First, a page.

Burns are classified as to how far they
burn into the skin.
- First-degree burns affect just the outer
layer of the skin – the skin is usually red, with swelling and pain sometimes
- Second-degree burns are when the first
layer of skin has been burned though and the second layer is also burned. The
skin may be red or have a ‘splotchy’ appearance and be blistered. There may be
severe pain and swelling.
- Third degree burns destroy all layers of
the skin and there may be no pain at all, if all the nerve endings have been
destroyed. Burnt areas may appear charred black or dry and white. Immediate
hospital treatment is required.
What to do
For minor burns (first-degree and second-degree
burns less than 2-3 inches in diameter):
- Remove any jewellery or clothing in the
- Cool the burn by holding under cold,
running water for at least 10 minutes, or until pain subsides. This prevents
the burn from spreading to surrounding areas and helps to ease the pain.
- If you cannot hold the burn under running water,
immerse the burn in cold water or cool it with cold compresses (e.g., a wet
towel). Do not put ice on a burn.
- Cover the burn with a clean, gauze bandage.
The dressing should be smooth and not fluffy, as materials like cotton wool can
cause friction or stick to the exposed skin. The bandage will prevent infection
and protect blistered skin.
- Take a painkiller if necessary.
- As the burn heals, watch for signs of
infection, such as increased pain, redness, fever, swelling or oozing. Seek
medical help if an infection does develop. Do not break blisters – blisters protect
the raw skin underneath from infection.
For major burns (third-degree and extensive
- If a person is on fire, remember to STOP,
DROP and ROLL: tell the person to stop moving/running, drop to the floor, then
wrap the person in thick, non-synthetic material (e.g., rug, blanket, or wool
or cotton coat) and roll him or her on the ground to stop the flames.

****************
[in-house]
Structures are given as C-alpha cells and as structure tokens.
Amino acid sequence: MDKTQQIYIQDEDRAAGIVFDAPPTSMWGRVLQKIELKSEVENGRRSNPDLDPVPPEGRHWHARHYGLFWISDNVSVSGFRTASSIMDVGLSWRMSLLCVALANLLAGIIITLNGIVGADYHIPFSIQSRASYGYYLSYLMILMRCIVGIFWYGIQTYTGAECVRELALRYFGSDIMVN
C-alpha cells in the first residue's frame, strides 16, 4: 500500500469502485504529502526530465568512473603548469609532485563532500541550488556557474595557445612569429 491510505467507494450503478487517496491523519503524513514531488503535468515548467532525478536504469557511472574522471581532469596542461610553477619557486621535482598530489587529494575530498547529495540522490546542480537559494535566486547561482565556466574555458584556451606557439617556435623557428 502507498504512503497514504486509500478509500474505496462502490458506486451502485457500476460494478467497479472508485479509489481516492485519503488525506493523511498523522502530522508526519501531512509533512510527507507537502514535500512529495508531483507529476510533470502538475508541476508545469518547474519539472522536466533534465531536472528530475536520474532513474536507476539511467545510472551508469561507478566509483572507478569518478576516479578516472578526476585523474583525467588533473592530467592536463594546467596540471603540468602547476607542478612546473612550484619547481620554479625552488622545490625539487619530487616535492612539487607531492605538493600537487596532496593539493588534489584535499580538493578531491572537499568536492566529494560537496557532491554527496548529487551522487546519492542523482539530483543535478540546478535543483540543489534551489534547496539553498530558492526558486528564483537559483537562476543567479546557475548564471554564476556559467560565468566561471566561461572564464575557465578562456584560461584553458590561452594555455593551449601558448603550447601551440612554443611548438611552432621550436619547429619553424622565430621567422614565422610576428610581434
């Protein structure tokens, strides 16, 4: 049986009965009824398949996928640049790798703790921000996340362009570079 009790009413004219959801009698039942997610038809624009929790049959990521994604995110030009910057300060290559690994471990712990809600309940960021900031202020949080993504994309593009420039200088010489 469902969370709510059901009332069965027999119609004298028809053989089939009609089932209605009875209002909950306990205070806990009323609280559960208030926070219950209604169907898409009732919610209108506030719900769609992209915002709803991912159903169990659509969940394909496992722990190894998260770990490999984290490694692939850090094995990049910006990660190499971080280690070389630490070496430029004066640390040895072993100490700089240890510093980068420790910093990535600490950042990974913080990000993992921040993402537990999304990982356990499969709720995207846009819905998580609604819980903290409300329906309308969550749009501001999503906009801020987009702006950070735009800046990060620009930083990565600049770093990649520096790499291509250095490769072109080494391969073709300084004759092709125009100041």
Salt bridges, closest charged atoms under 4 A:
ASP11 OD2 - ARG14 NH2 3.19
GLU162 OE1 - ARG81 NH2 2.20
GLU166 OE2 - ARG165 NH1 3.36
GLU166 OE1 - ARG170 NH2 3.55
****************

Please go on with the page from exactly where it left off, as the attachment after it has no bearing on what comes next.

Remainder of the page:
Dial 999 (or 112) for an ambulance. Until
the ambulance arrives:
- Check for signs of breathing and circulation
and carry out cardiopulmonary resuscitation (CPR) if necessary.
- Remove jewellery and clothing from the
affected area, UNLESS it is stuck to the skin.
- Cool the burn by covering the area with a
cool, moist sterile bandage, cloth or towel. Do not immerse severe, large burns
in cold water, as this could cause shock.
- Take steps to prevent shock.
- If chemical is a powder, first brush the
powder off the skin.
- Hold the affected areas under cool, running
water for 15 minutes or more to wash off the chemical.
- Remove any clothing or jewellery that may
still be contaminated with the chemical.
- Wrap the affected area with a dry, sterile
Most chemical burns will heal without
further medical assistance. However, if the victim has signs of shock, the burn
is deep or extensive, or if it occurs on the eye, hands, feet, face, groin, buttocks
or over a major joint, seek medical assistance.
If an adult or child has been subjected to
an electrical burn, the only evidence may be a blackened area of skin since the
electrical contact will have closed up the skin's blood vessels at the point of
contact. Don't be fooled by this, however, as below the surface of the skin
there may be a much larger area of burned tissue which may be potentially
ALL electrical burns should be seen by a
doctor as soon as possible.
Shock can develop following a major injury.
It results in an inadequate supply of oxygen to the tissues of the body. It is
therefore important to be on the look-out for symptoms of shock in any person
who has undergone a major injury.
- Cool and clammy skin – can appear pale
- Weak and rapid pulse
- Fast, shallow breathing
- Dizziness or confusion
- May lose consciousness
What to do
- Lay the person down on their back, with
their legs raised higher then the head.
- Keep the person warm and comfortable
- Do not give anything to eat or drink
- Check for signs of breathing and begin CPR
- Seek medical help